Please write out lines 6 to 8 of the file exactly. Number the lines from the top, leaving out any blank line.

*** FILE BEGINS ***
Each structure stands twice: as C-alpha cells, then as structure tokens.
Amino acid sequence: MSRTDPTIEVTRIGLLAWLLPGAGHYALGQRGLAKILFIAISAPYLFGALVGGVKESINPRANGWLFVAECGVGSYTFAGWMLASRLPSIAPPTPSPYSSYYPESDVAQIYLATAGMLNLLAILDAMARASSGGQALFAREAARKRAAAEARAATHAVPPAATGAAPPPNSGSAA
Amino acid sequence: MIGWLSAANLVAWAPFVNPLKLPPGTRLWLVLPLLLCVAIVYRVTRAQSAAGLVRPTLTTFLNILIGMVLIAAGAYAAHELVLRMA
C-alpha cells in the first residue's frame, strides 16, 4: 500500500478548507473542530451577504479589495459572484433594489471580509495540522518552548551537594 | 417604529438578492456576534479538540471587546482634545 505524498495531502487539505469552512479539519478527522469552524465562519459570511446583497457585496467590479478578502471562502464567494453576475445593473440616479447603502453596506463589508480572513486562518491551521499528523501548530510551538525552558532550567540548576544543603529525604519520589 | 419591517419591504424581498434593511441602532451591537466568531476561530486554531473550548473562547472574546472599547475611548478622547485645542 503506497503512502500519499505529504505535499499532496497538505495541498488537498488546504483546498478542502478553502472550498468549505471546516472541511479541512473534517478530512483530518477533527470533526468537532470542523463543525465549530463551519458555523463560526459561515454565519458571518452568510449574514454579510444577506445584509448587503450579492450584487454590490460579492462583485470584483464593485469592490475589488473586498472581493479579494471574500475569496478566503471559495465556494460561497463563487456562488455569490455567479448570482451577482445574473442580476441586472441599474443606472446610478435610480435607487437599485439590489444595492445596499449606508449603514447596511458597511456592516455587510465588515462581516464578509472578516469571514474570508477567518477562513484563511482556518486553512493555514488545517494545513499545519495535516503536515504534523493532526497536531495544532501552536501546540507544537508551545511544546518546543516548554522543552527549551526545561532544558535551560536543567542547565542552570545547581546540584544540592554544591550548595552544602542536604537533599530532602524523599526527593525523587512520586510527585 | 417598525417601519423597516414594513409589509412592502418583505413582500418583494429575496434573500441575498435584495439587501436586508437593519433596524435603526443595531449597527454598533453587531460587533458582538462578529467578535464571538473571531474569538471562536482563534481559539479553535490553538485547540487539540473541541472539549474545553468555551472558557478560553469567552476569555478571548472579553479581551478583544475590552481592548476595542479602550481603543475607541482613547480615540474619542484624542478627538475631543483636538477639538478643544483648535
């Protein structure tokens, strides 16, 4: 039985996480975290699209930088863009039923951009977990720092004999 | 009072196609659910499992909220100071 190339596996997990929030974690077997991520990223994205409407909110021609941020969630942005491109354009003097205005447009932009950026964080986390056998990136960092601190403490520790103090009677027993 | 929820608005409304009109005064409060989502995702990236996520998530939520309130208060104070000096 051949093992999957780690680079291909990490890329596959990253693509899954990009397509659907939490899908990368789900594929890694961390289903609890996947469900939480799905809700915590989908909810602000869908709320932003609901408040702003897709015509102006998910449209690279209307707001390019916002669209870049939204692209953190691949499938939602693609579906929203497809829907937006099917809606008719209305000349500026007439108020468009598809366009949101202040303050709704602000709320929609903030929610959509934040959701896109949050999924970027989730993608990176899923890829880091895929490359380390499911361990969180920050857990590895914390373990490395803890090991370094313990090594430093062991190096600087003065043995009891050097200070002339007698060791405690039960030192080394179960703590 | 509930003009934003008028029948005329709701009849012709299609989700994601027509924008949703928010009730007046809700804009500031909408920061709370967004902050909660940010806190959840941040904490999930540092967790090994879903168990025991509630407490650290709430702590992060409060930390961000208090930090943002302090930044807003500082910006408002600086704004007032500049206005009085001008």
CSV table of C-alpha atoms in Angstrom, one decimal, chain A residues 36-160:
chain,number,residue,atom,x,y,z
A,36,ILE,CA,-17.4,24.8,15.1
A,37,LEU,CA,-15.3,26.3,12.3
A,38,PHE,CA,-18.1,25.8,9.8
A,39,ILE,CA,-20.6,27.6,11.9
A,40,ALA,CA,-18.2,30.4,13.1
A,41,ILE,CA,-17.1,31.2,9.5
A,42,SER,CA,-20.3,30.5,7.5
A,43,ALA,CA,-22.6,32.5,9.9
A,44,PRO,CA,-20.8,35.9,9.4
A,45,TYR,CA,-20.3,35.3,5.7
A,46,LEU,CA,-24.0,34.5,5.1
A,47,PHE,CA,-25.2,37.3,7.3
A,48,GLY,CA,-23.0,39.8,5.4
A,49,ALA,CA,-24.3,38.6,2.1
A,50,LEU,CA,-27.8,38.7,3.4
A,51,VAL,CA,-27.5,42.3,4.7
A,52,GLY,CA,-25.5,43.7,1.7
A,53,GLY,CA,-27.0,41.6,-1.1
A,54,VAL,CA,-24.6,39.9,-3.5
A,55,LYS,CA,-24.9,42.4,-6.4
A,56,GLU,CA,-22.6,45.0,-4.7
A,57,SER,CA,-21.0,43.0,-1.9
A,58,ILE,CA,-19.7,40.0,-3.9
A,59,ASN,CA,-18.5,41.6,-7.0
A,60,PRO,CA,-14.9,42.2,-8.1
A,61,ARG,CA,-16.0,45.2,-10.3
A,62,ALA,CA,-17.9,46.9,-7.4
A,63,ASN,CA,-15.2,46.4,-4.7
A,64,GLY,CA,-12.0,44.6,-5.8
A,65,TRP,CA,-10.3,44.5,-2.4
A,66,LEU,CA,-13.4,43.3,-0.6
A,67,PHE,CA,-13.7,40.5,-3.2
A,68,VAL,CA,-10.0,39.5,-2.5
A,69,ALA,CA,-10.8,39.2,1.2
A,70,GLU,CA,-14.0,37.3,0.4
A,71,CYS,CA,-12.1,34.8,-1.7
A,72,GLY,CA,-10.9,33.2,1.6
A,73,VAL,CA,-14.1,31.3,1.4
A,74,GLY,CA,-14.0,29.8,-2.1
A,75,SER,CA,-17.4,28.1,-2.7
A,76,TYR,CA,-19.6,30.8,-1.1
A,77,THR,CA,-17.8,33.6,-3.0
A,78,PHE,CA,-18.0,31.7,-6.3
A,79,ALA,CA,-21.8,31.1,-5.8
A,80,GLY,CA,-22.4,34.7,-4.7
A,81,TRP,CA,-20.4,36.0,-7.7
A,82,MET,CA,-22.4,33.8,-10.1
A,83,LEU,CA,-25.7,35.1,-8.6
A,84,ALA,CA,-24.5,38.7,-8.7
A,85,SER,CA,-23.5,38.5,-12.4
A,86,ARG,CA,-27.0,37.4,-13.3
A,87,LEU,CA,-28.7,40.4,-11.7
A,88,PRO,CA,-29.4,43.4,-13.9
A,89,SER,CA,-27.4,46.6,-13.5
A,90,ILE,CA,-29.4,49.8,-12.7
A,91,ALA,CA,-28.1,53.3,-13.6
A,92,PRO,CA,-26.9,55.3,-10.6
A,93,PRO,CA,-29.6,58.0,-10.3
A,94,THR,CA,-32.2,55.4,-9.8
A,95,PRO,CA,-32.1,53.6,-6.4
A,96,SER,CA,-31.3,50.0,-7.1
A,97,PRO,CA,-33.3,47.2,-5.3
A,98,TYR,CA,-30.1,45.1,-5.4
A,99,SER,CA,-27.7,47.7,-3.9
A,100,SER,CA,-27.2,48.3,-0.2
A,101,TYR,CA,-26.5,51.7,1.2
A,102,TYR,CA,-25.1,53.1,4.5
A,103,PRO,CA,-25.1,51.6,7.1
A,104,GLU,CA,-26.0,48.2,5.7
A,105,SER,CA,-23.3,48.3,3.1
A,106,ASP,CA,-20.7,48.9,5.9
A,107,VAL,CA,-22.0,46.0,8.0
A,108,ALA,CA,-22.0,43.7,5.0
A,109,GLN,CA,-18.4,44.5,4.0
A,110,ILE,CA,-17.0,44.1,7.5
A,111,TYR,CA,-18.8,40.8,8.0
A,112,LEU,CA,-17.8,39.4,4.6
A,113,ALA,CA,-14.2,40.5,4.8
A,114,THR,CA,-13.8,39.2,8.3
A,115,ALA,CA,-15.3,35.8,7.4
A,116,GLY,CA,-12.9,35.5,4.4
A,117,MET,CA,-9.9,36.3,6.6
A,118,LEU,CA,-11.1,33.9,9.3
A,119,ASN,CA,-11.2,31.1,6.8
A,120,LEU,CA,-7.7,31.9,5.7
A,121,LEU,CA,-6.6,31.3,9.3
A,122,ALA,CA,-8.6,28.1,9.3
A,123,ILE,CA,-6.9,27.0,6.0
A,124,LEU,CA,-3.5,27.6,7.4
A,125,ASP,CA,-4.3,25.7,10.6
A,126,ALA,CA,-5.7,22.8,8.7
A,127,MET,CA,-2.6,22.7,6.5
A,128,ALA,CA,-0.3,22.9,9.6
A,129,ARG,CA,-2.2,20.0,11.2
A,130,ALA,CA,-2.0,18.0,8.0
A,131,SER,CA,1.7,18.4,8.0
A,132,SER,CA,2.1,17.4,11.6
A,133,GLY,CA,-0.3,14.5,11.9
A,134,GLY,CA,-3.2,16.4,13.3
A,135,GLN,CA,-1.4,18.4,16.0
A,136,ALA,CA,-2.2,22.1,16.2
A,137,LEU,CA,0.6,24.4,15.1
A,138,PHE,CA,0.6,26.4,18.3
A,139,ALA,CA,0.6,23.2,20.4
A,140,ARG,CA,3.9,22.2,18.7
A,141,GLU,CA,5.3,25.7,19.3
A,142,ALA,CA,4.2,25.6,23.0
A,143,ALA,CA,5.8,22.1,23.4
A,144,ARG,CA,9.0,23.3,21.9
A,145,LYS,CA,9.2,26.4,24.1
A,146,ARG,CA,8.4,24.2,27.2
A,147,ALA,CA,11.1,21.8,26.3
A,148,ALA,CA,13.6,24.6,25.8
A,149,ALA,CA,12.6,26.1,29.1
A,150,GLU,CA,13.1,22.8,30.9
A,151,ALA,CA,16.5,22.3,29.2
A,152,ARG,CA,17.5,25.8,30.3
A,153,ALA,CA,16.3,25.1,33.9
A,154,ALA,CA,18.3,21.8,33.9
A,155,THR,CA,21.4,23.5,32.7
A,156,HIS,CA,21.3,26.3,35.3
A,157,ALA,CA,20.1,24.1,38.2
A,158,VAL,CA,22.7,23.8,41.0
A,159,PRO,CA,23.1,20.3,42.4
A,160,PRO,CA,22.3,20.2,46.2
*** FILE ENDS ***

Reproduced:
CSV table of C-alpha atoms in Angstrom, one decimal, chain A residues 36-160:
chain,number,residue,atom,x,y,z
A,36,ILE,CA,-17.4,24.8,15.1